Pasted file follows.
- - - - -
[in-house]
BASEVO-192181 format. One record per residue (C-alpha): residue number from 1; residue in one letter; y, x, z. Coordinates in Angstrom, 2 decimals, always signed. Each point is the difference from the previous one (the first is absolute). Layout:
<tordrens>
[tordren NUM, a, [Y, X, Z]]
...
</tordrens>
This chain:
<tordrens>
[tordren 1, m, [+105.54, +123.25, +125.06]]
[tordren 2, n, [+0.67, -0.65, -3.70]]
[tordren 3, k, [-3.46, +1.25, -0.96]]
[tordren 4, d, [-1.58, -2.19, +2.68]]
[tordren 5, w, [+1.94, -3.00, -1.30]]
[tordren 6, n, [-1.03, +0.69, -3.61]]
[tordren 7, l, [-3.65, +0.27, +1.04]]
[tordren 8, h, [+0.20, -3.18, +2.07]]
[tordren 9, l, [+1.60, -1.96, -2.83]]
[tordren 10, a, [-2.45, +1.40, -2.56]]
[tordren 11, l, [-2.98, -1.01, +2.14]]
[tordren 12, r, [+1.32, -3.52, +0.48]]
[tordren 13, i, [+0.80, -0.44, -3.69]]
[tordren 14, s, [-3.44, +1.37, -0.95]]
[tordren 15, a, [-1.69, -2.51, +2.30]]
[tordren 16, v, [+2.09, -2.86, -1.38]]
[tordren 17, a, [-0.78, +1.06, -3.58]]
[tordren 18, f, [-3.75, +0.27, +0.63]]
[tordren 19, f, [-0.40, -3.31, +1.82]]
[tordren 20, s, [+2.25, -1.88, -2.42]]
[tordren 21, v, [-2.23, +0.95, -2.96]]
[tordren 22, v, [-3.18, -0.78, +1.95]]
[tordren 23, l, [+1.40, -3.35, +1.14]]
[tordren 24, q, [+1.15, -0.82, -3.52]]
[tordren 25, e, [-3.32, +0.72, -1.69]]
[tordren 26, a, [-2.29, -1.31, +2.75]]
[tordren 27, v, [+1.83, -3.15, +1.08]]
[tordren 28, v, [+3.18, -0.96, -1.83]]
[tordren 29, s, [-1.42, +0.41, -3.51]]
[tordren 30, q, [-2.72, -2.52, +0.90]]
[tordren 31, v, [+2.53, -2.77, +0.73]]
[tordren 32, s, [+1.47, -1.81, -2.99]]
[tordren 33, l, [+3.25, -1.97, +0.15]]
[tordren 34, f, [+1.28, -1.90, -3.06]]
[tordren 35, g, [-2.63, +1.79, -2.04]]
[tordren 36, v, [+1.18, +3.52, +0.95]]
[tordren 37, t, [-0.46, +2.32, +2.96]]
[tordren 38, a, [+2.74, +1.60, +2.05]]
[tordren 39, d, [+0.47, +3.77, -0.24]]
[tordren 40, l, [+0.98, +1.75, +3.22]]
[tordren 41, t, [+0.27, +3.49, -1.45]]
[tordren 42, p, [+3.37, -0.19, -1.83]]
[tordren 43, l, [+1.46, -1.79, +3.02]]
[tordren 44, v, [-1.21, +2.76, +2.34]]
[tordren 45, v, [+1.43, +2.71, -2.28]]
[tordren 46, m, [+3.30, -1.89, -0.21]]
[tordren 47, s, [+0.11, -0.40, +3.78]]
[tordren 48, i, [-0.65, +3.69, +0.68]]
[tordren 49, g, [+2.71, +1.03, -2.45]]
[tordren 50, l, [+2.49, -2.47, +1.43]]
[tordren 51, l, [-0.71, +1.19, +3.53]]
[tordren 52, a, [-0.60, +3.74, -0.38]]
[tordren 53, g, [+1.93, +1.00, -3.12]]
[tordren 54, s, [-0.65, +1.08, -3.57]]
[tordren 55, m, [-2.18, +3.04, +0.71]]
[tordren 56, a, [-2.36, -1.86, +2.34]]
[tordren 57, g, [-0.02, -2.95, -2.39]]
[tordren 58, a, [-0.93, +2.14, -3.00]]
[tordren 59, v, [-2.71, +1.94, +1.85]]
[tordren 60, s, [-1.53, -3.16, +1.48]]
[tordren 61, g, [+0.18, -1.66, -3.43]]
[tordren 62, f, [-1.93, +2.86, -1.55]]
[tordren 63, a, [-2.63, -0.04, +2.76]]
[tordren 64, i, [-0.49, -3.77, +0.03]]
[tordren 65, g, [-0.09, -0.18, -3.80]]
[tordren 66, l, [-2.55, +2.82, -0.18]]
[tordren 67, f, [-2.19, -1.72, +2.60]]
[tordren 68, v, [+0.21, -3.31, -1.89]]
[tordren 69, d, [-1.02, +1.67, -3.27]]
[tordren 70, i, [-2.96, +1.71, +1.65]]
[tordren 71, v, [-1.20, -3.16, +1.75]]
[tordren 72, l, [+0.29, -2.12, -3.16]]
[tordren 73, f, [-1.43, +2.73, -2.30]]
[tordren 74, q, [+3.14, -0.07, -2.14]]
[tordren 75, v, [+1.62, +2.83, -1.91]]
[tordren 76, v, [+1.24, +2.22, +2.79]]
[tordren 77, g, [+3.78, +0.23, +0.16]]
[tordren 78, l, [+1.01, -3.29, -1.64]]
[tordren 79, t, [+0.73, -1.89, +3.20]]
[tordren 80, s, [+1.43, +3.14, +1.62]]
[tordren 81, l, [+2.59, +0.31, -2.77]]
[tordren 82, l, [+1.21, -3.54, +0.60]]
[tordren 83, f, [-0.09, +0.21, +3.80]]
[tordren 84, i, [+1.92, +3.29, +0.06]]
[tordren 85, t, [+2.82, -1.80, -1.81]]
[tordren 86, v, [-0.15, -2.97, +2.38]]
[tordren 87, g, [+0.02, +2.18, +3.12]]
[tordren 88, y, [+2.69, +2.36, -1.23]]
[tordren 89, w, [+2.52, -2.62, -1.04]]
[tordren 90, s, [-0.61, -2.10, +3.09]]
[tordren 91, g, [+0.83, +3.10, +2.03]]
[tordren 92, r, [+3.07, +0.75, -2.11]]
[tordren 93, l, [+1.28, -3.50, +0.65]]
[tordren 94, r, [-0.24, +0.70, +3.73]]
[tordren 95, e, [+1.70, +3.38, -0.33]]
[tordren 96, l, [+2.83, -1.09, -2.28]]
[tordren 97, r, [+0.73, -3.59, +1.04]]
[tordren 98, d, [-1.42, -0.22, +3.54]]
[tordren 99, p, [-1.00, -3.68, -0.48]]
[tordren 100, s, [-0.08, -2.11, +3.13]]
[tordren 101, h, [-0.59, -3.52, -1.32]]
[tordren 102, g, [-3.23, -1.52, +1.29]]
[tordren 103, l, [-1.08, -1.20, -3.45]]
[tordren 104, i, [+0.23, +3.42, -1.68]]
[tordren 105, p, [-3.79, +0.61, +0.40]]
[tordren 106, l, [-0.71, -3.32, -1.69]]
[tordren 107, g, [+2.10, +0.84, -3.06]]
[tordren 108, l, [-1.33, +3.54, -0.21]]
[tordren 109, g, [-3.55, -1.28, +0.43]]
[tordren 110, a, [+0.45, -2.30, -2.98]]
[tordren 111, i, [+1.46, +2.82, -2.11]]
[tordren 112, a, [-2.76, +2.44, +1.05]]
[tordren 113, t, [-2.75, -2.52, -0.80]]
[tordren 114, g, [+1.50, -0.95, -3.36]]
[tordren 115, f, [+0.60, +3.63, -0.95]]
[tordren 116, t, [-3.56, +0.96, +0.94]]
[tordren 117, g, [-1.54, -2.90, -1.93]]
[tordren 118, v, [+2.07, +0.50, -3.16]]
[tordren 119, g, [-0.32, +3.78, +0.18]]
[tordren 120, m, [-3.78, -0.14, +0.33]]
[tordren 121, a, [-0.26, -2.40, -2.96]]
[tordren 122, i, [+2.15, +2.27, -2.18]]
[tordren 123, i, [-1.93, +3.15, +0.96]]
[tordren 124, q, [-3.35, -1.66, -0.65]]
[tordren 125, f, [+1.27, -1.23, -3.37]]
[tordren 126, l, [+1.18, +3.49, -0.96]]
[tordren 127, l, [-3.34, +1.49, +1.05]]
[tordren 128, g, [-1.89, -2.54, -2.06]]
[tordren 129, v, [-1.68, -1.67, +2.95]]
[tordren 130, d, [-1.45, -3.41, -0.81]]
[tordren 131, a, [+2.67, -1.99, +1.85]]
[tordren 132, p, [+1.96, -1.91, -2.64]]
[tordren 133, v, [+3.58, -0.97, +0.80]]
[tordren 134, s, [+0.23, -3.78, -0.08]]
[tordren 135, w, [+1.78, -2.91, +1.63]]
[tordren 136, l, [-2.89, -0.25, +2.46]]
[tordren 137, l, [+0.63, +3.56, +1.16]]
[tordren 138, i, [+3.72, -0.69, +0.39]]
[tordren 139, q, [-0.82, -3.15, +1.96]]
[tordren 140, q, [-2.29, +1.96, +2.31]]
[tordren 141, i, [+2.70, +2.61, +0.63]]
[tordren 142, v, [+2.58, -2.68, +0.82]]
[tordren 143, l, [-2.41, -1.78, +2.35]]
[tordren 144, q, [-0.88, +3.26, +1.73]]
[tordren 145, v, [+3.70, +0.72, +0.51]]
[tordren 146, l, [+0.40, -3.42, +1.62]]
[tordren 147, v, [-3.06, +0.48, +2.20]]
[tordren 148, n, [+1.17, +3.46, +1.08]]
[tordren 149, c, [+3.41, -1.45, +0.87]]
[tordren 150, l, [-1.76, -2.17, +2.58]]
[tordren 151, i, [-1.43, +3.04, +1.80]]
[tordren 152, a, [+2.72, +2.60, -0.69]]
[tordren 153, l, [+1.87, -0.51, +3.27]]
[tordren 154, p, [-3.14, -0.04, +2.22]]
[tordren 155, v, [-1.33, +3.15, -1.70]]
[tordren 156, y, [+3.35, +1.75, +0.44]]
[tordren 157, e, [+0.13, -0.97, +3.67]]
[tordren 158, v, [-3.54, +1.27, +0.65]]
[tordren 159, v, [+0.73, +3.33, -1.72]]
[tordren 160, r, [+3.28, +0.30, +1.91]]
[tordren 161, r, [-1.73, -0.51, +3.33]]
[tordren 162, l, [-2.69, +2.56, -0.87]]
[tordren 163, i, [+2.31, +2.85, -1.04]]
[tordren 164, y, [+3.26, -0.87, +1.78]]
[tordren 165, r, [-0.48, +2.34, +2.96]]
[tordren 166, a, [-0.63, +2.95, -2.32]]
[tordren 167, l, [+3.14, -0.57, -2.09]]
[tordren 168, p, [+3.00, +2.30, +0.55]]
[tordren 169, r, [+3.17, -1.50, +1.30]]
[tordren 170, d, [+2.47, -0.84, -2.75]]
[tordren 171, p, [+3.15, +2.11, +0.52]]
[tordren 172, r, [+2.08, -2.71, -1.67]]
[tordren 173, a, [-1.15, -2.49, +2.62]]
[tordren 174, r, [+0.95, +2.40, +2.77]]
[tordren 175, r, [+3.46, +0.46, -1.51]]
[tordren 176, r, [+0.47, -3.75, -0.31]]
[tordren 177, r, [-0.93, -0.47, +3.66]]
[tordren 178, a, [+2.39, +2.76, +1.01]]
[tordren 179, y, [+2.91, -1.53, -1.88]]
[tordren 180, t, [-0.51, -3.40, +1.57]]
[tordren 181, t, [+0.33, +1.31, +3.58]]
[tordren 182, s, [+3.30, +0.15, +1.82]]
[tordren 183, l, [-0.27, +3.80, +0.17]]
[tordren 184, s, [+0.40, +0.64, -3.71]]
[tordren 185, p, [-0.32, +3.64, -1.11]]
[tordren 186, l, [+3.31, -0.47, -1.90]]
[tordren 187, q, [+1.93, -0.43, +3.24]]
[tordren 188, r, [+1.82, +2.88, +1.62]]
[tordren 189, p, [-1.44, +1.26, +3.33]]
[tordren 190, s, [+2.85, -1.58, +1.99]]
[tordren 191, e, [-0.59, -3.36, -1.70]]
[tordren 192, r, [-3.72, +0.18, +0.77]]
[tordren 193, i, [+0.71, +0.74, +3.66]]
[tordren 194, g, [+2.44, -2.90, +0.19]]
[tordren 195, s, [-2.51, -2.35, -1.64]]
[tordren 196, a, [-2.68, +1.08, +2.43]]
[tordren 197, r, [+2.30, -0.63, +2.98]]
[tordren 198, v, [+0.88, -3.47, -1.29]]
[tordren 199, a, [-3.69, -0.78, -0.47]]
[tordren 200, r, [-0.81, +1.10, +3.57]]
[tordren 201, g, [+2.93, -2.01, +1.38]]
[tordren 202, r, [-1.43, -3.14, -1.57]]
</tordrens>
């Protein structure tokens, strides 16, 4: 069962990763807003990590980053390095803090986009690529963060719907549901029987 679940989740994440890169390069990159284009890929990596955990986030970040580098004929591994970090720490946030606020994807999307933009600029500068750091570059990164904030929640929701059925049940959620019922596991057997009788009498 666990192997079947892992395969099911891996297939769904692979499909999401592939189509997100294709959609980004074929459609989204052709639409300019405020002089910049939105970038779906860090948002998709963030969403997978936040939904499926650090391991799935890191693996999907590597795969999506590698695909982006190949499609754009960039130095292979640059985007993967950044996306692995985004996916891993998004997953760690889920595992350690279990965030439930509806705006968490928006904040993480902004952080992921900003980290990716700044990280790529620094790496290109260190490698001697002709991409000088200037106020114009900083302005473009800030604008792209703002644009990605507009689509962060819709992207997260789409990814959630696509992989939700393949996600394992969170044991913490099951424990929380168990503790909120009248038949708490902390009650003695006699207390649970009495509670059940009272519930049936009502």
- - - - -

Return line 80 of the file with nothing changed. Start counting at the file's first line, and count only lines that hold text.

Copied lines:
[tordren 72, l, [+0.29, -2.12, -3.16]]